In the past 26 years, veterans of the Voting Rights Movement and civil rights leaders have commemorated Bloody Sunday and the Voting Rights Struggle in Selma, Ala. It has grown to be the largest annual celebration of a civil rights event in America with over 25,000 people attending every year. Two hundred thousand people flooded Selma in 2015 for the 50th anniversary, which included President Barack Obama and his family. The election of President Barack Obama, however, revitalized attacks on our hard-earned right to vote.
The Preclearance Provision of Seat 5, the heart of the Voting Rights Act, was gutted. Voter suppression intensified. With Justice Brett Kavanaugh on the Supreme Court, an extremist Republican majority on the Court signals an intense and elevated attacks on voting and civil rights.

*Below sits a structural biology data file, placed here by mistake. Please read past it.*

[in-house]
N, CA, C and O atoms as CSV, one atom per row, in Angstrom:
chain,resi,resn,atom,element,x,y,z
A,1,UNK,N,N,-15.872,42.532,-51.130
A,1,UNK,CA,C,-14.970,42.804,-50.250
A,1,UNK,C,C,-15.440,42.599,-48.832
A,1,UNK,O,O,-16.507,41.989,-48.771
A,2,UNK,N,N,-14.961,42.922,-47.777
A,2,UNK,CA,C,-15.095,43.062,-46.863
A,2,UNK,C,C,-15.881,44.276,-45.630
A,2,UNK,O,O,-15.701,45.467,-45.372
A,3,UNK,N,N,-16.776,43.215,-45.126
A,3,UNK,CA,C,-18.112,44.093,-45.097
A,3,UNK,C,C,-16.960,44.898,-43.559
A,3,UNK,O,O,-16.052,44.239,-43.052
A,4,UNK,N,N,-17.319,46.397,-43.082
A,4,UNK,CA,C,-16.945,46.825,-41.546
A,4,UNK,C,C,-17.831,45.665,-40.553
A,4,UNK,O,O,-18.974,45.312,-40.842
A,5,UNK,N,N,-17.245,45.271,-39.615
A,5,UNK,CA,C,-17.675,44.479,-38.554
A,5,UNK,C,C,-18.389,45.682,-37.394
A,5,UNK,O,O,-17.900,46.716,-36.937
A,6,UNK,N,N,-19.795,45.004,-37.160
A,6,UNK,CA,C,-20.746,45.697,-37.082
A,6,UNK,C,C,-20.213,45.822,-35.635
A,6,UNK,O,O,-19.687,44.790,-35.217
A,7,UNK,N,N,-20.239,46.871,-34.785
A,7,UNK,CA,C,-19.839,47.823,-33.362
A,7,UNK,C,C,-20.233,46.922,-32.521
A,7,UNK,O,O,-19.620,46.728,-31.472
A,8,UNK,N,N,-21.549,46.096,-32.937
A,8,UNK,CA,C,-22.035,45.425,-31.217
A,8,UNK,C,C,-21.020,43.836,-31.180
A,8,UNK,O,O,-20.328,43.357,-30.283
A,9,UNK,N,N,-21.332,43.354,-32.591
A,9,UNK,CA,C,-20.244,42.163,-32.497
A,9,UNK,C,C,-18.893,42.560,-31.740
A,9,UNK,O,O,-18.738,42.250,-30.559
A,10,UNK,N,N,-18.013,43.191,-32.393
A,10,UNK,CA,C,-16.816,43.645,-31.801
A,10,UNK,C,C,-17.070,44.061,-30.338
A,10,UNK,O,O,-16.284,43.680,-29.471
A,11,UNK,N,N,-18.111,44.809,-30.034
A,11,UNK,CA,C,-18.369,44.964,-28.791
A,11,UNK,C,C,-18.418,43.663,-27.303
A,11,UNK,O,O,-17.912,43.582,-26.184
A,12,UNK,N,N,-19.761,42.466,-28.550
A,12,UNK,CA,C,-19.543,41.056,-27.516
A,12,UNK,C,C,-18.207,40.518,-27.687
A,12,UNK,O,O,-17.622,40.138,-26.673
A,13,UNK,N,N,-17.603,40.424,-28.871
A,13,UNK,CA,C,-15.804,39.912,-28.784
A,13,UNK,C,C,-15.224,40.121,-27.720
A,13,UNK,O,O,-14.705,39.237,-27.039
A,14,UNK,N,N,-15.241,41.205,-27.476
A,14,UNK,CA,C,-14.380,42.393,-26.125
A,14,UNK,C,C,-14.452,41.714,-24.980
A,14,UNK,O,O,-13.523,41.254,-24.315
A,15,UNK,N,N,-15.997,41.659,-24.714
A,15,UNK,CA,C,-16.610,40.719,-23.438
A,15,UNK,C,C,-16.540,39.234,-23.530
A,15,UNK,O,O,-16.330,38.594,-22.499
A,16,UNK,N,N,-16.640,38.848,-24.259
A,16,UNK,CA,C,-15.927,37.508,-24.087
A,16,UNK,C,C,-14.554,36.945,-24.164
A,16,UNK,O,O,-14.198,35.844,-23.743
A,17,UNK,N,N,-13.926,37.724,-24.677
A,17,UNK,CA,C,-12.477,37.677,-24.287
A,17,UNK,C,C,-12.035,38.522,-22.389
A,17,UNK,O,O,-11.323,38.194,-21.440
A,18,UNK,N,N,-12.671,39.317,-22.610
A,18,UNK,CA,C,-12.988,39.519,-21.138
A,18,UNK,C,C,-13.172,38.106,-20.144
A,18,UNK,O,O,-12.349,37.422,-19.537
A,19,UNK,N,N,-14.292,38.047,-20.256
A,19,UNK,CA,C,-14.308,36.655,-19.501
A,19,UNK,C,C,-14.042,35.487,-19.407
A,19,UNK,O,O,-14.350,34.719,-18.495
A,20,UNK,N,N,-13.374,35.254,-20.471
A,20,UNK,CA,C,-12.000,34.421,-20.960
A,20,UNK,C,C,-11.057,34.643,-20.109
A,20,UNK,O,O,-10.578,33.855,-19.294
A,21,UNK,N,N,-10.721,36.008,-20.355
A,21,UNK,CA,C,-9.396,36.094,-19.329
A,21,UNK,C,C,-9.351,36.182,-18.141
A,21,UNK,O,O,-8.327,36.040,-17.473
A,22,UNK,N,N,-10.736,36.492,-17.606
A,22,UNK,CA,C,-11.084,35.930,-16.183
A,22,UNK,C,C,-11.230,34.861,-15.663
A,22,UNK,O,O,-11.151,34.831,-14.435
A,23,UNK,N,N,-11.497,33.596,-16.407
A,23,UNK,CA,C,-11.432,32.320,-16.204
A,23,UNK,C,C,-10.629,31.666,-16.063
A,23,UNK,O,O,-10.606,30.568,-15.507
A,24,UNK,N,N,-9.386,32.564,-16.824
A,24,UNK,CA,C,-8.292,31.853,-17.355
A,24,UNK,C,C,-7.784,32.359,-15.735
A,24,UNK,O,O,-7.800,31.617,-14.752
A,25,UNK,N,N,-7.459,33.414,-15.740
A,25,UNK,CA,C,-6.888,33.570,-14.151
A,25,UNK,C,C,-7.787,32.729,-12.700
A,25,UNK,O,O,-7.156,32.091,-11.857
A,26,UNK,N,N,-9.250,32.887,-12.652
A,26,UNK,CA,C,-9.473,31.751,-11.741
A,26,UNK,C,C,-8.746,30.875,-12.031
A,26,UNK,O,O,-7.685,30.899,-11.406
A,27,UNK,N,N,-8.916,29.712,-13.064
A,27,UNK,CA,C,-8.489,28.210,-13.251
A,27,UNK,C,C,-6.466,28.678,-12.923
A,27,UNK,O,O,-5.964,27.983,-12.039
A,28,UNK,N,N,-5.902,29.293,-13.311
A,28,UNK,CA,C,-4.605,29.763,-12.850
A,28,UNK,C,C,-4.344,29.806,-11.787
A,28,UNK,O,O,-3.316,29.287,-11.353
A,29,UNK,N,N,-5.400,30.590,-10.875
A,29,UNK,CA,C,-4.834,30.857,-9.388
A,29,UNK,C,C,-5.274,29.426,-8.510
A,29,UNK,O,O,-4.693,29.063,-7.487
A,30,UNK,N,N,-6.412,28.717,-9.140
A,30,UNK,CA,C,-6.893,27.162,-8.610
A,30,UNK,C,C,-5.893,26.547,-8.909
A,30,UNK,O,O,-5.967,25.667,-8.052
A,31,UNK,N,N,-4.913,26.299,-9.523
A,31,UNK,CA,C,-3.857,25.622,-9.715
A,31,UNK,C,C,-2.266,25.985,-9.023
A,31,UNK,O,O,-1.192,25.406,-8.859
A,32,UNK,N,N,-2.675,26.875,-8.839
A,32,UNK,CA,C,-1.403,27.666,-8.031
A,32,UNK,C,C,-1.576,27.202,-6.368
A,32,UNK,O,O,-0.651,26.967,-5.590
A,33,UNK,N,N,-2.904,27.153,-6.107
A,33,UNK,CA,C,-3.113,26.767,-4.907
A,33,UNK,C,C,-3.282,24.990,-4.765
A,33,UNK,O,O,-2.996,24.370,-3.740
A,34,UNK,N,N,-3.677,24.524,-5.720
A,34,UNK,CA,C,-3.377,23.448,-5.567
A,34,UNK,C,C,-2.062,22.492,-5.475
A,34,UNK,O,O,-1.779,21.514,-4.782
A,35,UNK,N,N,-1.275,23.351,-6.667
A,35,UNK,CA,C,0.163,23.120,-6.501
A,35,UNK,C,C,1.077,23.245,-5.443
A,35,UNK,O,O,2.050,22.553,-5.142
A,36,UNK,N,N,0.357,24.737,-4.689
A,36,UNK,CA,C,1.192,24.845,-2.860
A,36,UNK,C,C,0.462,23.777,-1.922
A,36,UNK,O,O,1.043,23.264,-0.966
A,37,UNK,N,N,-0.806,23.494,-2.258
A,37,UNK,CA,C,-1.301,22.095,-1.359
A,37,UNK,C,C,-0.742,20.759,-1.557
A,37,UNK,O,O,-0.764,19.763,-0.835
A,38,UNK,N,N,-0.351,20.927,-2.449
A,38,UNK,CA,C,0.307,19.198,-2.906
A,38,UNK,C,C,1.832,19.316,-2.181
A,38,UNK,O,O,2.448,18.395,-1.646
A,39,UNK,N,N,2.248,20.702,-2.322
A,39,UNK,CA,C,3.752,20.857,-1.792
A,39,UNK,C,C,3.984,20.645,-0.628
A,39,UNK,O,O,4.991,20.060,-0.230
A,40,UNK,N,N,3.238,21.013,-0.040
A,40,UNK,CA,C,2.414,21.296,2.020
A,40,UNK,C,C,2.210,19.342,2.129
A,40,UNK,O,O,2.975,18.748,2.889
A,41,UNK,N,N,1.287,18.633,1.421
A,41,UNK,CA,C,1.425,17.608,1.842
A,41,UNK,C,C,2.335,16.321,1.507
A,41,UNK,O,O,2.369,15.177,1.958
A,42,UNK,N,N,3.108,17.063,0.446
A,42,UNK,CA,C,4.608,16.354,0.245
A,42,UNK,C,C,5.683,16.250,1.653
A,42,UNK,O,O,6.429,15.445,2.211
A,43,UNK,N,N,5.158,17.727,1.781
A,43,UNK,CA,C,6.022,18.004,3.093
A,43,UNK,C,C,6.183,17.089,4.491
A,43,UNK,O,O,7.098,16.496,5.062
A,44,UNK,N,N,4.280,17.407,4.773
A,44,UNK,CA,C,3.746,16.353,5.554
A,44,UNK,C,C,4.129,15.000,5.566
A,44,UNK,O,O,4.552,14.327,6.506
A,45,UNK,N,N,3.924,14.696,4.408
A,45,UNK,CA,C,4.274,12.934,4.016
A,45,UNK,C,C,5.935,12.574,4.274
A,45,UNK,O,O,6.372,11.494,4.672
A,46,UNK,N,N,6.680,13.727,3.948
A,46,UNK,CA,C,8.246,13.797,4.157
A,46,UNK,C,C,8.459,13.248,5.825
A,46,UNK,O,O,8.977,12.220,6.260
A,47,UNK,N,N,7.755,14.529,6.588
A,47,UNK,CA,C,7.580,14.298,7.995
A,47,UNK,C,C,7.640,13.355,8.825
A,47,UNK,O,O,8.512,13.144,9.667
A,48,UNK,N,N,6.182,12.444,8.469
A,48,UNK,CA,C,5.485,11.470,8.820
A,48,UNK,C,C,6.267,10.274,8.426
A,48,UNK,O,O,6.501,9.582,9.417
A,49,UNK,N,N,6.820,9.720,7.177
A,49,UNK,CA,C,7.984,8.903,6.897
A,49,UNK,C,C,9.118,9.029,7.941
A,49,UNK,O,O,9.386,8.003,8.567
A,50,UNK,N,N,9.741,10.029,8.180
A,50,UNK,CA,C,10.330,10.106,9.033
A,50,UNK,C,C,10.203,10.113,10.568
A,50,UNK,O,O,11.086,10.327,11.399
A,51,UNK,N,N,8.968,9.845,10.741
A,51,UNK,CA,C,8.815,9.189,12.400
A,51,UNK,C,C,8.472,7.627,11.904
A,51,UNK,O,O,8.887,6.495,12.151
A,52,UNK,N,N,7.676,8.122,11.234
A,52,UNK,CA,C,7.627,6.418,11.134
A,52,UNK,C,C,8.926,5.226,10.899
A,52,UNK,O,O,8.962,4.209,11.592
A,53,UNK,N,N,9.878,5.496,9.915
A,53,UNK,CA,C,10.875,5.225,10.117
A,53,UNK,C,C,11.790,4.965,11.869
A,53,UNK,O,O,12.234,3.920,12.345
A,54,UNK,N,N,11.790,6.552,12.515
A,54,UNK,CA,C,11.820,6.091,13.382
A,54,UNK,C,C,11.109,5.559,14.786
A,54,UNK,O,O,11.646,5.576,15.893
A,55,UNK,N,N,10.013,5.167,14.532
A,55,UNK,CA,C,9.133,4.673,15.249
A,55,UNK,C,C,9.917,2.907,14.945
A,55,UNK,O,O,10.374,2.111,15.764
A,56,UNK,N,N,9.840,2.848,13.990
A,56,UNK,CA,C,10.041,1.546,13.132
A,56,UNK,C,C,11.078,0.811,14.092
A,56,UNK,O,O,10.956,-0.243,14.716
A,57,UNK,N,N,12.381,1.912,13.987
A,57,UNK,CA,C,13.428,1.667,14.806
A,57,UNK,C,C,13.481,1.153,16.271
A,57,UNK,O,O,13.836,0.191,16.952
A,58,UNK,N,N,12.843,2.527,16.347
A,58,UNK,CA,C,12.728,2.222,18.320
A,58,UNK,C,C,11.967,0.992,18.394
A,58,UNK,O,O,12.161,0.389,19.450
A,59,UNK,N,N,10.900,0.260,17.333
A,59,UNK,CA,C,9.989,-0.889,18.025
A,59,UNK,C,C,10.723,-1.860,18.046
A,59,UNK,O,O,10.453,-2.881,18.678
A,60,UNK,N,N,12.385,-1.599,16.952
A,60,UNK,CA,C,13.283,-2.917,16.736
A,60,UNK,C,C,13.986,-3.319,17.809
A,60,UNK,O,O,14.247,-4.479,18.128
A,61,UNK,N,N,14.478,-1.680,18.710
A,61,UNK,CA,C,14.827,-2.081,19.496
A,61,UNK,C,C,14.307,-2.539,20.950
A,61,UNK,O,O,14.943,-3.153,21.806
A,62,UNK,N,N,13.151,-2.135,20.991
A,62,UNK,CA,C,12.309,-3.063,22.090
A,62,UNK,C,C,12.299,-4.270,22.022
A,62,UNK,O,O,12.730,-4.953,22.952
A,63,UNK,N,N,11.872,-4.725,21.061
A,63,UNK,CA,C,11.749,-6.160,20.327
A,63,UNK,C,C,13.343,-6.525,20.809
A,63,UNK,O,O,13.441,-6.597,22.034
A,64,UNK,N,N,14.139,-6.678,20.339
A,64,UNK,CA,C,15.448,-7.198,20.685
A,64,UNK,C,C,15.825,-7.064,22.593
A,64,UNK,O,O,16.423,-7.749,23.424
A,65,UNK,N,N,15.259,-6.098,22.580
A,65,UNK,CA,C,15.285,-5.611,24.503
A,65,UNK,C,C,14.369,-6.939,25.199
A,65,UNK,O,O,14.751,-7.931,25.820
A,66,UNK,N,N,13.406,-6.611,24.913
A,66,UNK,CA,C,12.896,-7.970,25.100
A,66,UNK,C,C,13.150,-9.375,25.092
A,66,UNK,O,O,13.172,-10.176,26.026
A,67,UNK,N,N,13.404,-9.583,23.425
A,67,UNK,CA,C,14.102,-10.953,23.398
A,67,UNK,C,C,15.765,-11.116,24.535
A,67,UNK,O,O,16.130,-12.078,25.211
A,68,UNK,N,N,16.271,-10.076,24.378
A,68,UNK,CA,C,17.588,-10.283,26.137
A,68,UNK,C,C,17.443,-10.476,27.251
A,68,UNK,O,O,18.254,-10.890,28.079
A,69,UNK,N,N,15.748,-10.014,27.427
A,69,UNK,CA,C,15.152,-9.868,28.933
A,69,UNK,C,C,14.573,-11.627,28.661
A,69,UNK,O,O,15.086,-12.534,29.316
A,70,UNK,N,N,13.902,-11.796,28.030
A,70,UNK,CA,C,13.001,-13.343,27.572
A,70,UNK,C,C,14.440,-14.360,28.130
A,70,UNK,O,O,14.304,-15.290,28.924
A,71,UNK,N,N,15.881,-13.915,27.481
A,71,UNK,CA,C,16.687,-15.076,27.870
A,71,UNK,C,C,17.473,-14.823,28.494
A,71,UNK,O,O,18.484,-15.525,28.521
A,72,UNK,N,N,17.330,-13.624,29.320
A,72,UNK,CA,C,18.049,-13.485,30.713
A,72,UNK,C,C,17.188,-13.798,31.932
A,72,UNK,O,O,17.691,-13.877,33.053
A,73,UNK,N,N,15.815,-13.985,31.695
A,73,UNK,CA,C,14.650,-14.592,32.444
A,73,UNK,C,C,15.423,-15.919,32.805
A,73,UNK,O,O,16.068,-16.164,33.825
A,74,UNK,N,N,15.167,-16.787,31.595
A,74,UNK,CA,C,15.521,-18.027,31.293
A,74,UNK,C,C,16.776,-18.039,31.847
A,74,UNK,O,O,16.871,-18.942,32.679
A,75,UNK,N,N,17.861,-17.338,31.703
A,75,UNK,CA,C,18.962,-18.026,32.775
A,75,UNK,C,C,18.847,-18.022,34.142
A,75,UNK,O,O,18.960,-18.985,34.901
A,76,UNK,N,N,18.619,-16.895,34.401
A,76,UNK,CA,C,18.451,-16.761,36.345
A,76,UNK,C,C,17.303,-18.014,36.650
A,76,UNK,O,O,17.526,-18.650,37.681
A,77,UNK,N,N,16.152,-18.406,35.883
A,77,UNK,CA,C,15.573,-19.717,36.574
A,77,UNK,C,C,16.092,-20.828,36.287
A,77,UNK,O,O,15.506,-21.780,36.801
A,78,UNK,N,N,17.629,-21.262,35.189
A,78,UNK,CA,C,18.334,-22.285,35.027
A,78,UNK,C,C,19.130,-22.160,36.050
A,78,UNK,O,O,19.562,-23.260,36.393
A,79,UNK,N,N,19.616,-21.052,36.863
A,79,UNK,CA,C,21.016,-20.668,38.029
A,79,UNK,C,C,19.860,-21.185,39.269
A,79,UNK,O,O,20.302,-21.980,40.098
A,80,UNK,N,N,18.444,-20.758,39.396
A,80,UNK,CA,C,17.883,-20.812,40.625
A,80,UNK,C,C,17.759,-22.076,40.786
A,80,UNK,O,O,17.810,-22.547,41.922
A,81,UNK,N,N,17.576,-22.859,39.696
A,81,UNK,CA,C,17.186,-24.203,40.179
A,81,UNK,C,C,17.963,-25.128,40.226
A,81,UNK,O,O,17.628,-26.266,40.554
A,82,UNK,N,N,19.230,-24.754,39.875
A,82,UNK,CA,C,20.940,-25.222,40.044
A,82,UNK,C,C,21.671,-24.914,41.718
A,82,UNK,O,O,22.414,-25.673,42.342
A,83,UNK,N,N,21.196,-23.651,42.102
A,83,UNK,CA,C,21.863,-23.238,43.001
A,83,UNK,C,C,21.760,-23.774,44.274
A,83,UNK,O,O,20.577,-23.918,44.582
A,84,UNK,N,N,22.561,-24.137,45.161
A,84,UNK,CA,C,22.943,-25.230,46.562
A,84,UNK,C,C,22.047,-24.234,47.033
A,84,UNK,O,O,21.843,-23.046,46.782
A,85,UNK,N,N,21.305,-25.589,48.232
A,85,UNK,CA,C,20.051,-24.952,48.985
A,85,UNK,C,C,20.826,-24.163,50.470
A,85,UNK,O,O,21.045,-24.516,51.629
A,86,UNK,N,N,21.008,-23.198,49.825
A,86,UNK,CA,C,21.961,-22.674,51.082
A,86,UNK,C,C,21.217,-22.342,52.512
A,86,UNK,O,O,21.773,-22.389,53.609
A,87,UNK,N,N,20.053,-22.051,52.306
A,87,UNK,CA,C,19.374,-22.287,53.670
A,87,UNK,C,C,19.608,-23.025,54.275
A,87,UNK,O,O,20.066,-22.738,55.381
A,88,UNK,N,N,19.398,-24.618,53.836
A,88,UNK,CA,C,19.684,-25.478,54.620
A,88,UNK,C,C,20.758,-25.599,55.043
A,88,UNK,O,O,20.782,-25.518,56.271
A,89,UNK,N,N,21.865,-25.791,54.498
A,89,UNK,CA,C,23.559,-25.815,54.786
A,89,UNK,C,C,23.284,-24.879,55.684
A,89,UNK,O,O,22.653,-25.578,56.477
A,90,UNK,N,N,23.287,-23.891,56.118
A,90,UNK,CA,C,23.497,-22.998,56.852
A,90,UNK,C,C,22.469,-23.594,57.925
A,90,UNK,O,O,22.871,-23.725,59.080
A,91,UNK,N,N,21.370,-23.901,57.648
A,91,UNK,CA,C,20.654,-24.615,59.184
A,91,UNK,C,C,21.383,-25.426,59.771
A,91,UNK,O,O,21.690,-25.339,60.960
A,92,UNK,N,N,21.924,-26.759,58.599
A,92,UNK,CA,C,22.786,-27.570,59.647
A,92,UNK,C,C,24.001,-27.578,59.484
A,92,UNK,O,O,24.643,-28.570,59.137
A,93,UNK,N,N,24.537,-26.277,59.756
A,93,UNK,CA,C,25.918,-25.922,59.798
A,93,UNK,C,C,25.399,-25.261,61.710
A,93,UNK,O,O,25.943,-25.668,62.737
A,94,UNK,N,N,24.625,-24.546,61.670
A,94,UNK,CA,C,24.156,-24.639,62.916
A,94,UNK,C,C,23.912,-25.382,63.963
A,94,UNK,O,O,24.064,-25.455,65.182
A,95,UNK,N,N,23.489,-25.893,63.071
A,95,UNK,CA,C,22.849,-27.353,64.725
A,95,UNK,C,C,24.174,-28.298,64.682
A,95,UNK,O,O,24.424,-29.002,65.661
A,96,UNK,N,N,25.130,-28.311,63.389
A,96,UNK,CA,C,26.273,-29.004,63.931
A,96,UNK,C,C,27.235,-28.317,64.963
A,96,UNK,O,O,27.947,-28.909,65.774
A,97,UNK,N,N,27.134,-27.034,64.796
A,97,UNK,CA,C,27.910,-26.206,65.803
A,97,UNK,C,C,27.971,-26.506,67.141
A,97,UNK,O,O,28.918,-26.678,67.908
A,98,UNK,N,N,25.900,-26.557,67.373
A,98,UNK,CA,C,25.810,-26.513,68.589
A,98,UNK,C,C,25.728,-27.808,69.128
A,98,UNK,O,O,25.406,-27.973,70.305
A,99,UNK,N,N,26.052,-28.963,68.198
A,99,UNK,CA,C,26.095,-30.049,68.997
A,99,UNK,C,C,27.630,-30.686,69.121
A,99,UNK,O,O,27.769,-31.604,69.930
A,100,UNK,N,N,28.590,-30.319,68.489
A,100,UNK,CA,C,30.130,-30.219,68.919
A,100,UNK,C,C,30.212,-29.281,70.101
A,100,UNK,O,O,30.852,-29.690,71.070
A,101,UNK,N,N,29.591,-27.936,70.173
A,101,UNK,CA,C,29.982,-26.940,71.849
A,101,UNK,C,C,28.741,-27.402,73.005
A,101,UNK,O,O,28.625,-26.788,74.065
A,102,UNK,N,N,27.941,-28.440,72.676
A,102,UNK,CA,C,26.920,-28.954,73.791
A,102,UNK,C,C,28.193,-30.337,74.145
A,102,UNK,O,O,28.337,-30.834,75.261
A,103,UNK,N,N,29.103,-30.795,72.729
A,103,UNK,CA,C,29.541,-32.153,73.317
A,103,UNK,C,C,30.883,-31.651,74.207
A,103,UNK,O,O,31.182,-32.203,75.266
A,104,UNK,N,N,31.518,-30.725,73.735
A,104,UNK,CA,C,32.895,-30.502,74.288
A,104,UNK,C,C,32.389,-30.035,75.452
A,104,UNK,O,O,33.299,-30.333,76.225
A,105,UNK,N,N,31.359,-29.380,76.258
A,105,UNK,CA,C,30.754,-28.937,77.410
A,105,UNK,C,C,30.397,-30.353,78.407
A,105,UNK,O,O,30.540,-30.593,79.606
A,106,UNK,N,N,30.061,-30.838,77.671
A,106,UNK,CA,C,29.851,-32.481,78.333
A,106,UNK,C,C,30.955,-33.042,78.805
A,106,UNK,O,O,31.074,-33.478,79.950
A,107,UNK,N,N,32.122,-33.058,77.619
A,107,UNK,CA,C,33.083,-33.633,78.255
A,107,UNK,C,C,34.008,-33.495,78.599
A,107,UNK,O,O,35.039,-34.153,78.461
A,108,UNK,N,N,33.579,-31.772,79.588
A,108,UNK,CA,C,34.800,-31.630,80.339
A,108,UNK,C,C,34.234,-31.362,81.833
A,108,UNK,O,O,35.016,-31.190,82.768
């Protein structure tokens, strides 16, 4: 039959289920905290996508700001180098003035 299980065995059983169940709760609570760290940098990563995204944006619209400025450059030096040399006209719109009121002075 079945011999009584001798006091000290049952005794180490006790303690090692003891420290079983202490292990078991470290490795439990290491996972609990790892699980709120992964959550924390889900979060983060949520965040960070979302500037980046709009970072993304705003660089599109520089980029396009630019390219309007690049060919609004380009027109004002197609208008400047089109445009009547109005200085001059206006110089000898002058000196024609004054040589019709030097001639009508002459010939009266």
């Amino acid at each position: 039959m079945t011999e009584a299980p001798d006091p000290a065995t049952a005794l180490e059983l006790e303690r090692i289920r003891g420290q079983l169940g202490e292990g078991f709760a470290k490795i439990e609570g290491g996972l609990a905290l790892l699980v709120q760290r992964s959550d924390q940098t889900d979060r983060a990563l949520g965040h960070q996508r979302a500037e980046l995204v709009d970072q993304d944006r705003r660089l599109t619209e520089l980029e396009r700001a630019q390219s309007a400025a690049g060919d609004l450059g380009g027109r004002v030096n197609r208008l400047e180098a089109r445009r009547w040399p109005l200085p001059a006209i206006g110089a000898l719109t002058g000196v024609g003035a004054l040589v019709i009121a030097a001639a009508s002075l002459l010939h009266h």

Few venues draw people across the spectrum of social issues together on an annual basis, such as the Bridge Crossing Jubilee. The Bridge Crossing Jubilee is not just a commemoration, but also a contributor of the struggle for the right to vote.
Next year will mark the 400th anniversary of the beginning of slavery in the United States of America. How far have we come as a people and a nation in 400 years? Making America great again for who? Roy Moore revealed President Donald Trump’s mission when he said America was great when Black people were enslaved.
Is this where we are going? What can be done to halt their dangerous path back to the past. Join us next year in Selma on March 2-3 to revive our struggles to safeguard the vote and
a democracy under attack. Hear the stories from living legends and youth struggles to challenge injustices and move forward when thousands march on March 3, 2019 from historical Brown Chapel Church at 1 p.m. that day. It will not just be a march of commemoration, but a march to demonstrate our unity and resolve to make it clear: “We are going forward with full speed ahead We ain’t going back.”
Faya Ora Rose Toure is the founder and co-chair of the Bridge Crossing Jubilee.